Regulating Everything from Bits to Business Plans

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‘[The following is an excerpt from IPI’s comments filed today with the Federal Communications Commission (FCC) in its Notice of Proposed Rulemaking to regulate the practices of Internet service providers (ISPs)]’

The intent of Congress to increase competition and innovation in communications through the Telecom Act of 1996 is finally being realized. Congress intended to deregulate and thus invigorate the communications industry through competition and market forces-and it did just that.


The wisdom of this approach is obvious: The United States today has a vigorously competitive communications marketplace, and consumers have access to a tremendous array of products and services, and all of the research and rollout have been paid for through private risk capital at no cost to the taxpayers.

But the FCC didn’t initially see the wisdom of Congress’s intentions, and only after losing in federal court multiple times did the agency yield and properly implement the 1996 Telecom Act.

In particular, after the FCC decided to not regulate broadband networks, private investment in new broadband networks exploded, and today most U.S. households have access to high-speed broadband networks. The pace of that broadband rollout adds hundreds of thousands of homes and business to high-speed networks every year.

It is thus troubling and puzzling today to see the FCC backsliding and moving in the direction of reregulating the very same broadband networks that it freed from regulation only a short time ago.

There is no demonstrated reason for the FCC to begin applying new regulations to this vibrant and competitive broadband marketplace. There is no problem to solve, no consumer harm to address, and no market failure to correct.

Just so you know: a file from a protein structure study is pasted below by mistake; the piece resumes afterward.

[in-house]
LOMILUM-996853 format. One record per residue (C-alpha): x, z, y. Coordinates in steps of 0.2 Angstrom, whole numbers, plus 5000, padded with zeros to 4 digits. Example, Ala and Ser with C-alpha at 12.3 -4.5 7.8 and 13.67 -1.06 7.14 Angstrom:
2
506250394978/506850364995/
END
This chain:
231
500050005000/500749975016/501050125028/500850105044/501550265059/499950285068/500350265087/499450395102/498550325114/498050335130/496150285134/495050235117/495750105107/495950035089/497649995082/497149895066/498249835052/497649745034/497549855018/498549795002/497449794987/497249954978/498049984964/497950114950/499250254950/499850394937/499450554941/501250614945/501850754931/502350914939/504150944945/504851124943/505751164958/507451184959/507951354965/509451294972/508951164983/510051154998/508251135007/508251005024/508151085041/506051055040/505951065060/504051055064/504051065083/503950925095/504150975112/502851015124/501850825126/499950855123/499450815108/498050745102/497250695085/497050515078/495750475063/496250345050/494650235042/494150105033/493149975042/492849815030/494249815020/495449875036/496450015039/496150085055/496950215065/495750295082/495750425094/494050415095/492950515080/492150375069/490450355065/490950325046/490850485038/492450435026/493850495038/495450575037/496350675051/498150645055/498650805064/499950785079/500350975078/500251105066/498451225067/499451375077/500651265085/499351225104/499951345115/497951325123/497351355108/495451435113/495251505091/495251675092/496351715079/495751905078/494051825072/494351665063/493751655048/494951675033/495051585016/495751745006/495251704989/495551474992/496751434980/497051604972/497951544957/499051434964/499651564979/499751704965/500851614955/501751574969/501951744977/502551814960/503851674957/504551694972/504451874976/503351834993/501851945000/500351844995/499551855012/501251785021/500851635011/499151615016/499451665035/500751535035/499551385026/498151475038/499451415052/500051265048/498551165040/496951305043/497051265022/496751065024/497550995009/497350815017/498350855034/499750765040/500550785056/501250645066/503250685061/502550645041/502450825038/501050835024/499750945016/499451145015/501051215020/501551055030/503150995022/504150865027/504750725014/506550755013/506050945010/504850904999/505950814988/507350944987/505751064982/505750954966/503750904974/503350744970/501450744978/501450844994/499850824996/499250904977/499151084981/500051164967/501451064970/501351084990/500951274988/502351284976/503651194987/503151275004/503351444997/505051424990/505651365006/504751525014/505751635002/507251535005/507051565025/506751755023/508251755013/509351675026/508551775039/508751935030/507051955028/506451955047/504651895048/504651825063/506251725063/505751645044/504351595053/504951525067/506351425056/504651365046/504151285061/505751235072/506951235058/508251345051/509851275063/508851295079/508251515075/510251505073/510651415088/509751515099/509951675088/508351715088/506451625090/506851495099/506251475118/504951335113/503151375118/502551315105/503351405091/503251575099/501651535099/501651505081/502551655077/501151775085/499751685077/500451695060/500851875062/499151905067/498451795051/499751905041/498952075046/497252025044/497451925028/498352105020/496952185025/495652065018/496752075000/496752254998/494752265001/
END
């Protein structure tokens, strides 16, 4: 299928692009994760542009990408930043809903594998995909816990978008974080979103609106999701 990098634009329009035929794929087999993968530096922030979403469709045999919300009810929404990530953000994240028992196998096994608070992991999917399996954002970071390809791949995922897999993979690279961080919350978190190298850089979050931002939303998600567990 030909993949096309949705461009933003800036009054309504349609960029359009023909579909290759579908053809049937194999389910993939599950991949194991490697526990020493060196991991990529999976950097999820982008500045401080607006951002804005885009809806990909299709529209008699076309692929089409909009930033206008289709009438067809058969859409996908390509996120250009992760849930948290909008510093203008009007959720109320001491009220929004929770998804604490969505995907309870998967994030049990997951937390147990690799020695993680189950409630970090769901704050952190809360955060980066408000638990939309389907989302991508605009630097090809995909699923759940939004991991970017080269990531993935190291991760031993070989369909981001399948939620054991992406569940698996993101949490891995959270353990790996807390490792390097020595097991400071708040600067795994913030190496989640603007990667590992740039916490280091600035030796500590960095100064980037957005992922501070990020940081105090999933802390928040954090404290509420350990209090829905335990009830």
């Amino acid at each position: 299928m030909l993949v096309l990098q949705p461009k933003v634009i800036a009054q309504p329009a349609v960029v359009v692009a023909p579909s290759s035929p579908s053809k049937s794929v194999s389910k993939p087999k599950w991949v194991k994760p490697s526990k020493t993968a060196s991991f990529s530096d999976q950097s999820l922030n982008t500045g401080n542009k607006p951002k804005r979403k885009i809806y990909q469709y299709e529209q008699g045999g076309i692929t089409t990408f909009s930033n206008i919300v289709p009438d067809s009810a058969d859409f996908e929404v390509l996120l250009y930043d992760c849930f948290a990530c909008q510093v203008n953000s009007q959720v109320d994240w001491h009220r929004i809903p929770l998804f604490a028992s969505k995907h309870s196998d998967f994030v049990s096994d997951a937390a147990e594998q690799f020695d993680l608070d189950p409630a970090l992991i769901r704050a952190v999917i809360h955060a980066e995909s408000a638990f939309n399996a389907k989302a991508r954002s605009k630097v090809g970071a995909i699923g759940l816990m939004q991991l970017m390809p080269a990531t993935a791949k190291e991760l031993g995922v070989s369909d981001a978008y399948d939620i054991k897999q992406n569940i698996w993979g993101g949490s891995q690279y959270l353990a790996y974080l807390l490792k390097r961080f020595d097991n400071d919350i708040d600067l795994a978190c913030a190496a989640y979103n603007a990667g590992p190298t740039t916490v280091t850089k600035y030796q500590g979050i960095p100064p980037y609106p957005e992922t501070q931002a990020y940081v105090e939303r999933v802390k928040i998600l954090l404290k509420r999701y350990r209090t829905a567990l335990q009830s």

Nevertheless, the FCC is considering regulating “everything from bits to business plans” in the broadband market. In our opinion, a return to such a flawed regulatory approach will almost certainly discourage investment and job creation, frustrate innovation and result in loss of consumer benefits.

Our conclusion is that the FCC is being urged to implement new regulations for ideological reasons alone. And we believe that regulations should only be implemented when there is clear evidence of consumer harm or market failure, not simply because newly empowered regulators have a different vision for what the communications marketplace should look like.

In a market economy, it is the participants in the market who determine what a particular market looks like and what results it delivers, not government regulators operating under the assumption of perfect knowledge.

The FCC should not implement new regulations on the broadband marketplace, but if it does, Congress and the courts should stop them.

‘TechBytes is published by the IPI Center for Technology Freedom of the Institute for Policy Innovation. TechBytes is distributed via email, as well as through the website at’